Its hard to imagine that anyone enjoys waking up to red alarm clock numbers, regardless of the time. Picture the screeching, all too familiar beeps jarring you awake at 4:45 a.m. One of three of the University of North Alabama senior cheer captains, Olivia LeVert, begins her days this way.
Dressed in scrubs, she drives to the hospital for her shift: A 6 a.m. to noon clinical. In a typical day, she’ll swap sterile IVs for sparkly pom-poms.
“Being a nurse is being your patient’s cheerleader,” LeVert said.
For LeVert, this semester includes two days of classes and two days of clinicals, on top of a 36-hour preceptor shift and 60-hour internship.
“Nursing school is the hardest thing I’ve done in my entire life,” LeVert said. “My first [level] was really hard. I almost failed a class. It was really hard going from making all A’s, and I would make, like, an occasional B a semester, to F’s on tests. It was just crazy.”
LeVert started tumbling at age 4, then began cheering on accident two years later. What was supposed to be an afternoon of subbing turned into her lifelong passion.
“You either do cheer or dance,” LeVert said. “I did both.”
Although she referenced a childhood choice, it’s easy to understand how LeVert’s “I did both” attitude grew up into an “I do it all” attitude, in the humblest and most determined of ways.
All the UNA cheerleaders are like this: They manage lives outside of their big smiles, bouncy ponytails, and pictures featured on every university account. They defy the cheerleader stereotype and right now, they’re working to show they’re truly athletes.
“We practice literally in the middle of the night,” said senior captain Sydney Malone. “I feel like it’s the middle of the night, 7 to 9 [p.m.] is really long time for us.”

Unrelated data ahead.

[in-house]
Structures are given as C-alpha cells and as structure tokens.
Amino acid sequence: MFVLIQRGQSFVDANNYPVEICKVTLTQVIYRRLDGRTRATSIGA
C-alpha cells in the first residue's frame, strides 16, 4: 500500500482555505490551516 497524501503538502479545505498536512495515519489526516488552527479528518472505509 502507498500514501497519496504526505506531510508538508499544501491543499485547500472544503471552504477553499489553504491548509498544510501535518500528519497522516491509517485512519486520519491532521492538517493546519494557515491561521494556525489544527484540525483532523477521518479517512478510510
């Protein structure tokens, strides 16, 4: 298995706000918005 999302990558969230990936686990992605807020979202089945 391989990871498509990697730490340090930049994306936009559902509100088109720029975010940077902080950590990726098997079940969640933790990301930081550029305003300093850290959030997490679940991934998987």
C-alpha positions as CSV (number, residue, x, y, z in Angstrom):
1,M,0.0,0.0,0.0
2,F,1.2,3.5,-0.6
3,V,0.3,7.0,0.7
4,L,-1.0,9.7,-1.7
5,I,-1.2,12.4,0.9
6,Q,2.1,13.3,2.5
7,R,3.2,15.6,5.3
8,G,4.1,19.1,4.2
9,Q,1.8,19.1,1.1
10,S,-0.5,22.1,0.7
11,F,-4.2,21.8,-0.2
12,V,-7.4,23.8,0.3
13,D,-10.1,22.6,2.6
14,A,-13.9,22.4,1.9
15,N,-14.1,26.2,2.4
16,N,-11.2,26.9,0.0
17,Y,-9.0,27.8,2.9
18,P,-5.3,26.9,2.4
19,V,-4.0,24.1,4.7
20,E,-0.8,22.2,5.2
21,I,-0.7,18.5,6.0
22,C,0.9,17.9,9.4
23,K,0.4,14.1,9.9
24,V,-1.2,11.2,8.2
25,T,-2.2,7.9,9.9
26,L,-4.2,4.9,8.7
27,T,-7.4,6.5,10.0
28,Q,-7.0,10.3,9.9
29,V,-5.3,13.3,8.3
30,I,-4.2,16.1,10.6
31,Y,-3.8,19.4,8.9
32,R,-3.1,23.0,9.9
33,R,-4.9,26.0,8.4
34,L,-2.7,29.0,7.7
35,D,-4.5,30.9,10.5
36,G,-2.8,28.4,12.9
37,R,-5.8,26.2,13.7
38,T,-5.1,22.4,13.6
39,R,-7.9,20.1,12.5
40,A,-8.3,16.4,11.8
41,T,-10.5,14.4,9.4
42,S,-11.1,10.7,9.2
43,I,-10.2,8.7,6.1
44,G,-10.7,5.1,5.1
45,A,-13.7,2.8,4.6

With any number of games, three practices, and two workouts a week, cheer members squeeze practice in later in the evenings. At this point in the season, the Lions are working towards their first appearance since 2016 at the NCA College National Championship in Daytona Beach, Fla.
“It’s hard having a specific stereotype on your sport,” said senior captain Meredith Daniel. “That’s one thing, having the opportunity to go to Daytona and compete is super important to represent our university and show what we can do. It’s more than just the pom poms.”
This will be the first year the squad travels with coach Megan Dye. After working in the UNA Athletic Department for seven years, Dye took over UNA cheer in 2017.
“We got hit with the injury bug last year,” Dye said. “This has been our first year where we really have the opportunity to go.”
Injuries range from minor bruises to dislocated shoulders, knees and necks due to the elite level of stunting the cheerleaders’ practice. And concussions. Lots of concussions.
“We’ve got one out that’s out on a concussion right now,” Dye said. “She’s going through the concussion protocol to come back.”
Later, at practice, the squad member on concussion protocol, Emma Cotton, a sophomore from Tampa, is sitting right hugging her knees to her chest. She watches the routine eagerly, never seeming bored for an instant.
“When will you get to come back?” I ask her. In front of her, her teammates thrust each other into the air, lock arms and begin to flip forward, then backward.
“Tomorrow,” she answers. Her eyes don’t leave the stunt in progress for a second. One flyer on the right loses her balance. Everyone is reminded of the unforgiving nature of gravity whith the loud sound of falling bodies smacking the blue mat. Cotton explains that she should be in the stunt they keep dropping.
“[We do] a lot of high impact things like the stunting,” Malone said. “We throw girls up in the air that are our body weight and up, so it’s a lot of pressure on your joints too.”
Dye’s voice echoes in my head: “The injuries are real.”